Social Media Addiction

I’ve run into several people over the last few weeks who are taking breaks form some of all of their social media networks because of input overload.

It starts simply. Following a few links you found on Twitter then the blogs you’re reading have really great links and the sites at the end of those links have really cool videos and then you get lost in you-tube for an hour wandering down a trail of videos that quickly change from being fact filled and data laden to silly and funny and completely worthless but now your brain is so fried you just don’t care.

That’s usually when your boss or a client calls and you cannot form a complete sentence in response to their vitally important question. No amount of explaining will get you out of the hole you’re in, so you blame it on sleep deprivation (without telling them you were posting videos on Seesmic all night) and promise to be bright eyed and bushy tailed at the meeting in an hour. That’s the one with the proposal you were supposed to be writing while you were watching pointless but beautifully filmed Vimeo videos or playing Spymaster.

I’m pretty sure this has happened at least once to every social media contact I have. I refuse to disclose how many times it’s happened to me.

There is a way to survive this phenomenon and gain back at least a smidgeon of your productivity. It’s called scheduling. There is no earthly reason you have to have Facebook, Twitter, Google Reader and FriendFeed open 24/7. Missing a post by an hour or two or even (gasp) 6 will not destroy your business. (Unless you’re doing customer support on these networks).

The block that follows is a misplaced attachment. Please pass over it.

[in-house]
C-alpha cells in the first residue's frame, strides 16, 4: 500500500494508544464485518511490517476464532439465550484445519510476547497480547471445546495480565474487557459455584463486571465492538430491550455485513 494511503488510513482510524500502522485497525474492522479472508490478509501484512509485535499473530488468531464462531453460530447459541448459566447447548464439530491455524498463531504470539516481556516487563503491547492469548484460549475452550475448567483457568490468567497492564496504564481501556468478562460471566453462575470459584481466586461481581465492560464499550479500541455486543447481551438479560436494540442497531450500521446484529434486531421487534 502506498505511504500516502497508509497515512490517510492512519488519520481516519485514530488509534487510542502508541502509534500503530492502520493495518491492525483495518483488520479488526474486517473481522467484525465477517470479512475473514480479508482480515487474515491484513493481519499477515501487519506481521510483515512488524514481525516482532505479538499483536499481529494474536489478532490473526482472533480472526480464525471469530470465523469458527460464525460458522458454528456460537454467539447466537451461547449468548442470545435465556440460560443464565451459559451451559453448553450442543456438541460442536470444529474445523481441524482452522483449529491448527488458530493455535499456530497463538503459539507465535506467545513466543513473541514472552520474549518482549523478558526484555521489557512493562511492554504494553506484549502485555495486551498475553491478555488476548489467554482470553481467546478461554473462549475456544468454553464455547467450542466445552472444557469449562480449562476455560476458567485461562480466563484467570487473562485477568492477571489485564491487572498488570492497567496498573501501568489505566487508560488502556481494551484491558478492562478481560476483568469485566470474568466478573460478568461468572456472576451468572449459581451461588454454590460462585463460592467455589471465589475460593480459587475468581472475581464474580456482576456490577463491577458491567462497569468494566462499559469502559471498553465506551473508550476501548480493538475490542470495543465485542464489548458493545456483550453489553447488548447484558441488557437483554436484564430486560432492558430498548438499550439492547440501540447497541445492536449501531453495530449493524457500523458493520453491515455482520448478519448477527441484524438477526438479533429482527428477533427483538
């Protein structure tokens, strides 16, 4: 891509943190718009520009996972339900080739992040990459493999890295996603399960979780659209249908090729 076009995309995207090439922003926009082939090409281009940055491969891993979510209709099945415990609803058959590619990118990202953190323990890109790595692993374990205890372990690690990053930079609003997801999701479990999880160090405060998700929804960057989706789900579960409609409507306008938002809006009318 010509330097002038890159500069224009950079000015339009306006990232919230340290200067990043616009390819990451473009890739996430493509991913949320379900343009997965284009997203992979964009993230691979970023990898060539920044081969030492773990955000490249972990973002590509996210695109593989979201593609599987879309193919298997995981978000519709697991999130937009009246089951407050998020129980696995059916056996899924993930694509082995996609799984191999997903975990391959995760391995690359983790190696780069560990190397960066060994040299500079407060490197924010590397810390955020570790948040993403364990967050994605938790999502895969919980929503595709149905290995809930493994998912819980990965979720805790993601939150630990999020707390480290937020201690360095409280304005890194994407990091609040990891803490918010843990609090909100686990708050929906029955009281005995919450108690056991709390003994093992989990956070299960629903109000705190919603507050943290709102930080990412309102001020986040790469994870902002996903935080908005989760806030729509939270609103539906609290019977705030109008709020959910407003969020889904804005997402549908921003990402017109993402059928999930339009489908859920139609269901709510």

Set up a schedule you can live with. Stick to it and you’ll suddenly have lots of free time in your workday for those mundane but necessary tasks.

For example:

  • Check your Twitter stream 3-4 times a day. In the morning, coffee break, lunch and at the end of your WORK day.
  • The rest of the day rely on notifications and alerts to let you know when you need to respond to someone.
  • Figure out the times the people you want to engage with are usually online and let that guide when you log on.
  • Set up reminders to ping you when you get a direct message (who reads these?) or a reply on Twitter.
  • Set up listening tools to alert you of mentions of you or your brand.
  • Create an email address that lands all of your notifications in one e-mail box and then check it every couple of hours. Rome will not burn if a comment doesn’t get responded to in a couple of hours.
  • Missed a post and you think it’s too late to respond? Try email. You can make your response longer and richer. You might even try the telephone.

Now, I’m not saying this will work for everybody, but give it a try and see how to customize it to work for you. You might be surprised to see you can be connected and productive at the same time.

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